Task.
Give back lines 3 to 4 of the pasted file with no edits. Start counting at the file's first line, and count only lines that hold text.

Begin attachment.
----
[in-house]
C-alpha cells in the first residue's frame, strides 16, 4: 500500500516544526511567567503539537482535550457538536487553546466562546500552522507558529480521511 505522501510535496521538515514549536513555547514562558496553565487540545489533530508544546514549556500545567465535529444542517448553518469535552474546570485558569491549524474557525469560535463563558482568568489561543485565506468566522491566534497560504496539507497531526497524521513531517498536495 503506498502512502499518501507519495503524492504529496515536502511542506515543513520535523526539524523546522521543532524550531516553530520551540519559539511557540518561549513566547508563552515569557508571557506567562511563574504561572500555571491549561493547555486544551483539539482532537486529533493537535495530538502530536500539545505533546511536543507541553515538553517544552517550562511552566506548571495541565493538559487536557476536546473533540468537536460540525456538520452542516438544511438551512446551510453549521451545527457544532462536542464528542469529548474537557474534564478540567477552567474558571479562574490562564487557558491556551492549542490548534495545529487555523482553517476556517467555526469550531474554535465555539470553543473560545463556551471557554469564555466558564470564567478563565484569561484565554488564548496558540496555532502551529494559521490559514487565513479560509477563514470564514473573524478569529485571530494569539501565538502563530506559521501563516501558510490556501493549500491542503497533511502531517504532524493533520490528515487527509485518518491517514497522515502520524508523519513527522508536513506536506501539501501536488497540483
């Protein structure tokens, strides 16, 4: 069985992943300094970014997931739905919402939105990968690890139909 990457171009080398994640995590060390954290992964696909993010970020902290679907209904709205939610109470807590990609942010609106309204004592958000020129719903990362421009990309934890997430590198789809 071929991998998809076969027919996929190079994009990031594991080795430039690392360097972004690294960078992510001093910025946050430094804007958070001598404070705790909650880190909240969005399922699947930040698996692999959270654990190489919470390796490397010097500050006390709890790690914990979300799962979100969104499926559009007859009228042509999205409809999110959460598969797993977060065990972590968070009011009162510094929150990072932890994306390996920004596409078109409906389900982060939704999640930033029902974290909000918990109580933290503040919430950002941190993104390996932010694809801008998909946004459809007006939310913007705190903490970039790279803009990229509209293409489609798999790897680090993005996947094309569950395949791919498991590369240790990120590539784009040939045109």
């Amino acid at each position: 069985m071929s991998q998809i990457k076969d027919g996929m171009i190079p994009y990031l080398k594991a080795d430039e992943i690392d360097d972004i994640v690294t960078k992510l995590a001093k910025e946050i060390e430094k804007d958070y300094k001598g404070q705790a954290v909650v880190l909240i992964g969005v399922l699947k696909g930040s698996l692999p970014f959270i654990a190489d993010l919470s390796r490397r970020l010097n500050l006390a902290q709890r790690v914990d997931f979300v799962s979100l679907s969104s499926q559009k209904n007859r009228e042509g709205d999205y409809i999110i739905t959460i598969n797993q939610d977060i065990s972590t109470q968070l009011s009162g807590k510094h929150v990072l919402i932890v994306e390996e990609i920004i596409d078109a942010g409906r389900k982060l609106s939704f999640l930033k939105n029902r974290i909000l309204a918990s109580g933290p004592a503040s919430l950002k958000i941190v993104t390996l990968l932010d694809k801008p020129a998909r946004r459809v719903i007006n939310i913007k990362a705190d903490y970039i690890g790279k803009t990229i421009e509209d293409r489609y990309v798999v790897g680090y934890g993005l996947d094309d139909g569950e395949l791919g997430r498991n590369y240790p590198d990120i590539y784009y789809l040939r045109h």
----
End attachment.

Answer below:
């Protein structure tokens, strides 16, 4: 069985992943300094970014997931739905919402939105990968690890139909 990457171009080398994640995590060390954290992964696909993010970020902290679907209904709205939610109470807590990609942010609106309204004592958000020129719903990362421009990309934890997430590198789809 071929991998998809076969027919996929190079994009990031594991080795430039690392360097972004690294960078992510001093910025946050430094804007958070001598404070705790909650880190909240969005399922699947930040698996692999959270654990190489919470390796490397010097500050006390709890790690914990979300799962979100969104499926559009007859009228042509999205409809999110959460598969797993977060065990972590968070009011009162510094929150990072932890994306390996920004596409078109409906389900982060939704999640930033029902974290909000918990109580933290503040919430950002941190993104390996932010694809801008998909946004459809007006939310913007705190903490970039790279803009990229509209293409489609798999790897680090993005996947094309569950395949791919498991590369240790990120590539784009040939045109």
């Amino acid at each position: 069985m071929s991998q998809i990457k076969d027919g996929m171009i190079p994009y990031l080398k594991a080795d430039e992943i690392d360097d972004i994640v690294t960078k992510l995590a001093k910025e946050i060390e430094k804007d958070y300094k001598g404070q705790a954290v909650v880190l909240i992964g969005v399922l699947k696909g930040s698996l692999p970014f959270i654990a190489d993010l919470s390796r490397r970020l010097n500050l006390a902290q709890r790690v914990d997931f979300v799962s979100l679907s969104s499926q559009k209904n007859r009228e042509g709205d999205y409809i999110i739905t959460i598969n797993q939610d977060i065990s972590t109470q968070l009011s009162g807590k510094h929150v990072l919402i932890v994306e390996e990609i920004i596409d078109a942010g409906r389900k982060l609106s939704f999640l930033k939105n029902r974290i909000l309204a918990s109580g933290p004592a503040s919430l950002k958000i941190v993104t390996l990968l932010d694809k801008p020129a998909r946004r459809v719903i007006n939310i913007k990362a705190d903490y970039i690890g790279k803009t990229i421009e509209d293409r489609y990309v798999v790897g680090y934890g993005l996947d094309d139909g569950e395949l791919g997430r498991n590369y240790p590198d990120i590539y784009y789809l040939r045109h």